"X-Men is not just a fantasy... it's about something"
Ian McKellen speaks to Will Lawrence about the social conscience behind the hit x-men franchise
Film-maker Bryan Singer, the man responsible for bringing the X-Men to the silver screen, is a generous host according to British screen and stage legend Ian McKellen. Indeed, the openly-gay actor, who plays the mutant Magneto in the X-Men films, recounts a tale in which the openly-gay director insisted on his attendance at the annual Washington Correspondents' dinner.
"The President lets his hair down and gives a funny speech," McKellen says of the evening. "It was wonderful. You are sitting in this room with all these journalists, very high powered and the president is at the top table. America's hierarchy is constantly available."
Singer suggested that he and McKellen might go and say hello to Obama. "I said, 'We can't do that.' And Bryan said, 'Yes, we can. I know him,' and so we went over and stood watching and the president looked up in our direction and Obama says to Brian, 'Hi.'
"And then he moved to me and he said, 'Great actor.' I practically curtsied. Barack Obama who you have never met, sees you for the first time and says 'Great actor'? Wonderful! Well, it turns out he is a fan of the X-Men."
Which is understandable. Marvel's original X-Men comics were borne from the mind of Spider-Man creator Stan Lee, who sought to tie them in with the burgeoning Civil Rights movement that was gaining momentum during the early 1960s. His heroes would be different from normal, everyday Americans, and, –-as a result, they would be hated and feared.
"It occurred to me that instead of them just being heroes that everybody admired, what if I made other people fear and suspect and actually hate them because they were different?" says Lee. "I loved that idea; it not only made them different, but it was a good metaphor for what was happening with the Civil Rights movement in the country at that time."
It is a view echoed by subsequent comic-book writers across the years. Chris Claremont, for example, who created series mainstays like Rogue and Mystique, says, "The X-Men are despised collectively by humanity for no other reason than that they are mutants. So what we have here, intended or not, is a [comic] book that is about racism, bigotry and prejudice."
This was what excited Singer, urging him to bring the comic book heroes to the big screen with the very first X-Men movie, which was launched back in 2000. "I'm actually part of a number of minorities," the film-maker said then. He's Jewish and came out this week as bisexual, but is happy to use the term gay.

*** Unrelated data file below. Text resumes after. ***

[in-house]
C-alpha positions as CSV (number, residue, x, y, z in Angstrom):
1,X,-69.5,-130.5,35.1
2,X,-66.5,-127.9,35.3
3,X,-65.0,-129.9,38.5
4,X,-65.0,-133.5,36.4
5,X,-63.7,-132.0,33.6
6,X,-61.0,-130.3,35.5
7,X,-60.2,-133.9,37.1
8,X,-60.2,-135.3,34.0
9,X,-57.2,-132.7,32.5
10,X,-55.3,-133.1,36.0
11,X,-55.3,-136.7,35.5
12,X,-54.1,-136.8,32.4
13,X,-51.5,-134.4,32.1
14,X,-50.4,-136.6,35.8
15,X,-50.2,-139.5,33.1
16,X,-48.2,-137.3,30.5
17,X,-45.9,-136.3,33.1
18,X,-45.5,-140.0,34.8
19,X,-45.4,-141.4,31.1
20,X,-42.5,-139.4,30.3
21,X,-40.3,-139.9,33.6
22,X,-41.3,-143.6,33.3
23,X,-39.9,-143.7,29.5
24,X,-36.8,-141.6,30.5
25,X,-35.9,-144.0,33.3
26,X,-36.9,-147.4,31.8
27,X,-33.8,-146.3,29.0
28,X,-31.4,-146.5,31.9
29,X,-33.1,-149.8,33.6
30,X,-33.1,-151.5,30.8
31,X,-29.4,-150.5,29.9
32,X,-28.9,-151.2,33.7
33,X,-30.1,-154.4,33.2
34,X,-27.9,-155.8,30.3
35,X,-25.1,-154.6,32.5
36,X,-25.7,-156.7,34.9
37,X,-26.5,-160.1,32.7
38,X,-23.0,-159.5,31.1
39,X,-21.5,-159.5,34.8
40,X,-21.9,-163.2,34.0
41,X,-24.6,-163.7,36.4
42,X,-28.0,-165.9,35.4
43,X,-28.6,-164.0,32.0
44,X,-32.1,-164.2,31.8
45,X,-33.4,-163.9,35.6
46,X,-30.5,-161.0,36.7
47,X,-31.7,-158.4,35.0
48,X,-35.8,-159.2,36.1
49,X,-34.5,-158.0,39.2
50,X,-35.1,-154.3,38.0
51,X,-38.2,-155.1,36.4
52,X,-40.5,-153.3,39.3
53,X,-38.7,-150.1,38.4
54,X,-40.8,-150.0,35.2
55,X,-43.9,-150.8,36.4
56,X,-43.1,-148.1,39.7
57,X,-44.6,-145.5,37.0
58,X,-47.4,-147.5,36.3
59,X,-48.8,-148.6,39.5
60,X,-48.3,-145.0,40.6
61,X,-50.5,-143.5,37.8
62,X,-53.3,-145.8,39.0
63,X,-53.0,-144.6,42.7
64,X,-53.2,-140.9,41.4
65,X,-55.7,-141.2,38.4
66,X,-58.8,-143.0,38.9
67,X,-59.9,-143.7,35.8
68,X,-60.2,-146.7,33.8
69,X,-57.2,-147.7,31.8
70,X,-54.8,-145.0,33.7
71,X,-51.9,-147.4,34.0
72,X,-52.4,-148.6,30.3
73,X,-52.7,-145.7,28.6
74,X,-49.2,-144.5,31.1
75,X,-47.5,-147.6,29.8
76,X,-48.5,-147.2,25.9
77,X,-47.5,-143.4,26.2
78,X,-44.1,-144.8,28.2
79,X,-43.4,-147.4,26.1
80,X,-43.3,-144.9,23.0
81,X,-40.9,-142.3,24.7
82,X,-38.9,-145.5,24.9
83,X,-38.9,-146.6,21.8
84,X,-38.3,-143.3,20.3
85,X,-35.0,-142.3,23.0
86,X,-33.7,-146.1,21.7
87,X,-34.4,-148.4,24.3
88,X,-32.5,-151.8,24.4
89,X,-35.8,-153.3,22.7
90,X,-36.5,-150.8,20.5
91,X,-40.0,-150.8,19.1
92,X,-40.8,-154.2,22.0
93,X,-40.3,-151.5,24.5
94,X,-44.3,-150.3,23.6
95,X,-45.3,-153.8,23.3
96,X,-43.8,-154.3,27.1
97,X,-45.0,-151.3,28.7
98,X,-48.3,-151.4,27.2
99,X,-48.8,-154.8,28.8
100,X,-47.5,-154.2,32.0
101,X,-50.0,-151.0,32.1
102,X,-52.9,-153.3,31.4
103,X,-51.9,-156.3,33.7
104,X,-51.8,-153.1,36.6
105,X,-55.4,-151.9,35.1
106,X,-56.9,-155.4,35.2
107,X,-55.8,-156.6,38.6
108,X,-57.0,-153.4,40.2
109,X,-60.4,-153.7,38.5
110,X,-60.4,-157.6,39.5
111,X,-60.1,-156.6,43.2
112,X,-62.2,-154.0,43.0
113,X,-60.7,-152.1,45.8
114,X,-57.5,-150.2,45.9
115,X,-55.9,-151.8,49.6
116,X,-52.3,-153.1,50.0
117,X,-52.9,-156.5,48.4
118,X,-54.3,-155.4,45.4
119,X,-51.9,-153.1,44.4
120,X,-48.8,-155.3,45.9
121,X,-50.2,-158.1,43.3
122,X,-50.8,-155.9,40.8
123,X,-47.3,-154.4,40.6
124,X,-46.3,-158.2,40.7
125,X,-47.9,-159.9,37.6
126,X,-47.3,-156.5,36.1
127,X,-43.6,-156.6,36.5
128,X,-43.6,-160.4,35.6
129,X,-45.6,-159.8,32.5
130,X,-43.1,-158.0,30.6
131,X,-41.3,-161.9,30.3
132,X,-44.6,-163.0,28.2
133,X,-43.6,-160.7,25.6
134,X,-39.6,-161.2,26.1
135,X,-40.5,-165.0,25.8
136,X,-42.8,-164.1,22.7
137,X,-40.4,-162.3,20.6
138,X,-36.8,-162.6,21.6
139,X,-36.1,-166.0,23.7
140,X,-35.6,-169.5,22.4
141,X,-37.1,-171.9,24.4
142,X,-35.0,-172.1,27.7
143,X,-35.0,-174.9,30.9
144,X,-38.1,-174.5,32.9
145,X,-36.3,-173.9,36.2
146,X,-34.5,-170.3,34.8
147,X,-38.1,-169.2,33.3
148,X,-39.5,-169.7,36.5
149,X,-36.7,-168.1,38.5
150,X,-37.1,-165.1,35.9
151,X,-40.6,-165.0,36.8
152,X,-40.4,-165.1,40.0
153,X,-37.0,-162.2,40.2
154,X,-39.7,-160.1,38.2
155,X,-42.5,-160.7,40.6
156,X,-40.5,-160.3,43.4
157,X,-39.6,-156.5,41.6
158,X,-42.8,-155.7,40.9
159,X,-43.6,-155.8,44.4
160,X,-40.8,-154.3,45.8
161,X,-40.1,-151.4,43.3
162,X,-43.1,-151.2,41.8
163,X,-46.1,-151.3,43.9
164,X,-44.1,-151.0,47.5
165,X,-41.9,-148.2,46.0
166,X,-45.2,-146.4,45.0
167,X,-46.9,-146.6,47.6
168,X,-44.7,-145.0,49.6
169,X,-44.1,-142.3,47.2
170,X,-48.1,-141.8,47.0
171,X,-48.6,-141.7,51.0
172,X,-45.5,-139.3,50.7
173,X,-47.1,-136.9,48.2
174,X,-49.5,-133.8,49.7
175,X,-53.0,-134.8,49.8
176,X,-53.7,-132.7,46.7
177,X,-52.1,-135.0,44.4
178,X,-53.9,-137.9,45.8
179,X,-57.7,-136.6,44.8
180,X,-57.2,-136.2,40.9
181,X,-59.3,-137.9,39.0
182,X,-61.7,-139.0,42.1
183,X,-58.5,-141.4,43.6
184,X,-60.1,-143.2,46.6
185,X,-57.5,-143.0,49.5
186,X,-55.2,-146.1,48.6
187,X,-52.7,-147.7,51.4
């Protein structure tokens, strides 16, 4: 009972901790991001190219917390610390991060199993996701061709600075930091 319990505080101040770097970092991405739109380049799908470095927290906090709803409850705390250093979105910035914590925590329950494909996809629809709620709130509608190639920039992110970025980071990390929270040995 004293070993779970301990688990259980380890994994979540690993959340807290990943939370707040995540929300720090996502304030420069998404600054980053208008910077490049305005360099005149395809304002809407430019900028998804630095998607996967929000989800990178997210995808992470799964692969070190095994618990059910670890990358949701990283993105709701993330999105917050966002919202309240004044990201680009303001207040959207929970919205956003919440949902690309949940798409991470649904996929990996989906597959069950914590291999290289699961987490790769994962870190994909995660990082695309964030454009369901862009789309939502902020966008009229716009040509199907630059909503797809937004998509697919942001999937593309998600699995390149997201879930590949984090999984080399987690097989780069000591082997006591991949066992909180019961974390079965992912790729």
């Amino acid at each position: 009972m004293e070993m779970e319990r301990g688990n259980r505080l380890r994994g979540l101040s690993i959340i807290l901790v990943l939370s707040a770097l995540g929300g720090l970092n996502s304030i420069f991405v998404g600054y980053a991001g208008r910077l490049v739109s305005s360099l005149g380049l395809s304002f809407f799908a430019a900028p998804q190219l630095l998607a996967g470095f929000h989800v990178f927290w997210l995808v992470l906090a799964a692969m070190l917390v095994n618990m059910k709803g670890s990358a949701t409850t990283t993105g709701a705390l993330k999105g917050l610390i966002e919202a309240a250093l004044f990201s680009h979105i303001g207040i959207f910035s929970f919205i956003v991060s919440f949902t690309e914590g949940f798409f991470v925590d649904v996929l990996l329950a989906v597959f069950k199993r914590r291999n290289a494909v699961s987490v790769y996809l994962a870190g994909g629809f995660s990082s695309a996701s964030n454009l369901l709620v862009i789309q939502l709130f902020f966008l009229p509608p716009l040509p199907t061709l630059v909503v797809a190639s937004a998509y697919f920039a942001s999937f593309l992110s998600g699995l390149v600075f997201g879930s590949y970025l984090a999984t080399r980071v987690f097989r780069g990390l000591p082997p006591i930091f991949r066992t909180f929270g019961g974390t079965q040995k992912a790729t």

"I liked the notion that Professor Xavier was like Martin Luther King and Magneto was Malcolm X, and these were two men who had very strong, decent beliefs, but had taken different roads. And the irony of that, and the moral ambiguity of that, intrigued me," Singer adds. "It was a step beyond simple crime solving, superhero action. It was much more socio-political, and in that way exposed more truth."
According to McKellen, the executives at Marvel told him that the success of the X-Men in their original, papery format, was driven largely by the fact that they appealed to minority groups in America, whether along ethnic grounds or sexual.
"Certainly my way into the character was through being gay," says McKellen. "How do you relate to somebody who can control metal? Well, he is unfairly ostracised and you see that in the first film – an example of discrimination that many people can relate to."
The moment to which McKellen refers comes at the infamous Nazi concentration camp, Auschwitz, when a young Magneto is separated from his family.
"You see him separated from his parents and that's the first time you see him bend the metal of the gates. That sort of thing is what makes these stories wonderful fantasy. Magneto discovers his powers when he is distressed by the ill treatment of his parents by authority. That is what brings it out of him.